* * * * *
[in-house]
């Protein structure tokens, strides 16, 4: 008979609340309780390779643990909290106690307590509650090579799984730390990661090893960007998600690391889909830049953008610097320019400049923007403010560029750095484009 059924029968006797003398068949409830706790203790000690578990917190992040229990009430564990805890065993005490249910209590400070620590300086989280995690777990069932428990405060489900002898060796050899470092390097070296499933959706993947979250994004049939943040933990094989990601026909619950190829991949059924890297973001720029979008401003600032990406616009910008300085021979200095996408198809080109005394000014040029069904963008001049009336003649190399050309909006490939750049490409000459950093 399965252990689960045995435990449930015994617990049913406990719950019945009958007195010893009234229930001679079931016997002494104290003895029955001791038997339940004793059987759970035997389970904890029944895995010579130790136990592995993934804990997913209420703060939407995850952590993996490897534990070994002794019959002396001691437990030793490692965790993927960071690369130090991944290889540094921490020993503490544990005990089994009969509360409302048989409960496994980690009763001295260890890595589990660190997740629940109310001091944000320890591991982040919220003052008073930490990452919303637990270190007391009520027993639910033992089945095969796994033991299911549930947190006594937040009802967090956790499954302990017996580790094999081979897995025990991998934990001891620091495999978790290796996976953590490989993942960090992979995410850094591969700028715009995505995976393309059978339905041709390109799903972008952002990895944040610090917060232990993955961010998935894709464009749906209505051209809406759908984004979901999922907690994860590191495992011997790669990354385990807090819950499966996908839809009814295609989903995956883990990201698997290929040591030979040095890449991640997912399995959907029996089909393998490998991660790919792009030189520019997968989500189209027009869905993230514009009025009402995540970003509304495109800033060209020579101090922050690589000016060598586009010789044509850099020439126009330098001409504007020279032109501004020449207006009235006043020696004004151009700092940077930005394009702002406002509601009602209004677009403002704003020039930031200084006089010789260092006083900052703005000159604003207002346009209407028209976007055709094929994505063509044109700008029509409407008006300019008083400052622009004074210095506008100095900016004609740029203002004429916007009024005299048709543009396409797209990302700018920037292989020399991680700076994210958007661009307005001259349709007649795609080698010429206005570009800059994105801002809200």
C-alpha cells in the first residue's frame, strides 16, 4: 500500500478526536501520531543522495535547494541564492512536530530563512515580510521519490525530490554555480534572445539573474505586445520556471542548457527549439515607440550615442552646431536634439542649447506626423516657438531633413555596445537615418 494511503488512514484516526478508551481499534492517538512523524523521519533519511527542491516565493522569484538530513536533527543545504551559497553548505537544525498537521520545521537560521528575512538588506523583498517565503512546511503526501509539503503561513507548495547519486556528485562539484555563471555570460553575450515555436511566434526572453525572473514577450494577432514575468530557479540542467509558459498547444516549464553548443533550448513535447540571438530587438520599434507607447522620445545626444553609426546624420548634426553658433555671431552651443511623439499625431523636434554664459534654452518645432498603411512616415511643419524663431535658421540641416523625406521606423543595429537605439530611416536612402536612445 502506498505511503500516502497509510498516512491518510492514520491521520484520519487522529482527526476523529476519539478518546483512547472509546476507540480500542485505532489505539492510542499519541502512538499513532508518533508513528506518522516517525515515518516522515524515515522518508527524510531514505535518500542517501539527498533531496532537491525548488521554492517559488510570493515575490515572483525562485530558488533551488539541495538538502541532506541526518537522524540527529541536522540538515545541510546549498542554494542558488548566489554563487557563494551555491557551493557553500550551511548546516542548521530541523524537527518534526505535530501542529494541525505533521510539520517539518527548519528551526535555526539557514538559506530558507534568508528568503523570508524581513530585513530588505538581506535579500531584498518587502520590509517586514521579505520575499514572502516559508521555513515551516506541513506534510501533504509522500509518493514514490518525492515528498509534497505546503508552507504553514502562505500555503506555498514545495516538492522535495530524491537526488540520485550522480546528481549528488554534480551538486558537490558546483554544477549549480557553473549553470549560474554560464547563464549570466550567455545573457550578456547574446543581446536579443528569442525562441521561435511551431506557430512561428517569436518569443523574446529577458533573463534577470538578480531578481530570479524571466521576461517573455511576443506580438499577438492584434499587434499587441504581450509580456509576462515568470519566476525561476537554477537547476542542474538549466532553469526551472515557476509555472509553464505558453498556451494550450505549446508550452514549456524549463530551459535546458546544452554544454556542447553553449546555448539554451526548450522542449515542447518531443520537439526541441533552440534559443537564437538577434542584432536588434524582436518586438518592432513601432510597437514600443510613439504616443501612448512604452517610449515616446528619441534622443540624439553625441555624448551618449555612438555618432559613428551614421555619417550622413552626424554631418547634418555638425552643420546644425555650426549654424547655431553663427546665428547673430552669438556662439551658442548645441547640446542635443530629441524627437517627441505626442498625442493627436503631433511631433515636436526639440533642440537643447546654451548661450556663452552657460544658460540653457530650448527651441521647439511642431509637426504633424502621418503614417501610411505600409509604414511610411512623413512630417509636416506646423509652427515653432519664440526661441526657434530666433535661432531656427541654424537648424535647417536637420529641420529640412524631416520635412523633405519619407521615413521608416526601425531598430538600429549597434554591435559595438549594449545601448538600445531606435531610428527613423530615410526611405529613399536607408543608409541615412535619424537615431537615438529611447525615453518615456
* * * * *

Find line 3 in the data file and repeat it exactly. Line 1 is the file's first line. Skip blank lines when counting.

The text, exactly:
C-alpha cells in the first residue's frame, strides 16, 4: 500500500478526536501520531543522495535547494541564492512536530530563512515580510521519490525530490554555480534572445539573474505586445520556471542548457527549439515607440550615442552646431536634439542649447506626423516657438531633413555596445537615418 494511503488512514484516526478508551481499534492517538512523524523521519533519511527542491516565493522569484538530513536533527543545504551559497553548505537544525498537521520545521537560521528575512538588506523583498517565503512546511503526501509539503503561513507548495547519486556528485562539484555563471555570460553575450515555436511566434526572453525572473514577450494577432514575468530557479540542467509558459498547444516549464553548443533550448513535447540571438530587438520599434507607447522620445545626444553609426546624420548634426553658433555671431552651443511623439499625431523636434554664459534654452518645432498603411512616415511643419524663431535658421540641416523625406521606423543595429537605439530611416536612402536612445 502506498505511503500516502497509510498516512491518510492514520491521520484520519487522529482527526476523529476519539478518546483512547472509546476507540480500542485505532489505539492510542499519541502512538499513532508518533508513528506518522516517525515515518516522515524515515522518508527524510531514505535518500542517501539527498533531496532537491525548488521554492517559488510570493515575490515572483525562485530558488533551488539541495538538502541532506541526518537522524540527529541536522540538515545541510546549498542554494542558488548566489554563487557563494551555491557551493557553500550551511548546516542548521530541523524537527518534526505535530501542529494541525505533521510539520517539518527548519528551526535555526539557514538559506530558507534568508528568503523570508524581513530585513530588505538581506535579500531584498518587502520590509517586514521579505520575499514572502516559508521555513515551516506541513506534510501533504509522500509518493514514490518525492515528498509534497505546503508552507504553514502562505500555503506555498514545495516538492522535495530524491537526488540520485550522480546528481549528488554534480551538486558537490558546483554544477549549480557553473549553470549560474554560464547563464549570466550567455545573457550578456547574446543581446536579443528569442525562441521561435511551431506557430512561428517569436518569443523574446529577458533573463534577470538578480531578481530570479524571466521576461517573455511576443506580438499577438492584434499587434499587441504581450509580456509576462515568470519566476525561476537554477537547476542542474538549466532553469526551472515557476509555472509553464505558453498556451494550450505549446508550452514549456524549463530551459535546458546544452554544454556542447553553449546555448539554451526548450522542449515542447518531443520537439526541441533552440534559443537564437538577434542584432536588434524582436518586438518592432513601432510597437514600443510613439504616443501612448512604452517610449515616446528619441534622443540624439553625441555624448551618449555612438555618432559613428551614421555619417550622413552626424554631418547634418555638425552643420546644425555650426549654424547655431553663427546665428547673430552669438556662439551658442548645441547640446542635443530629441524627437517627441505626442498625442493627436503631433511631433515636436526639440533642440537643447546654451548661450556663452552657460544658460540653457530650448527651441521647439511642431509637426504633424502621418503614417501610411505600409509604414511610411512623413512630417509636416506646423509652427515653432519664440526661441526657434530666433535661432531656427541654424537648424535647417536637420529641420529640412524631416520635412523633405519619407521615413521608416526601425531598430538600429549597434554591435559595438549594449545601448538600445531606435531610428527613423530615410526611405529613399536607408543608409541615412535619424537615431537615438529611447525615453518615456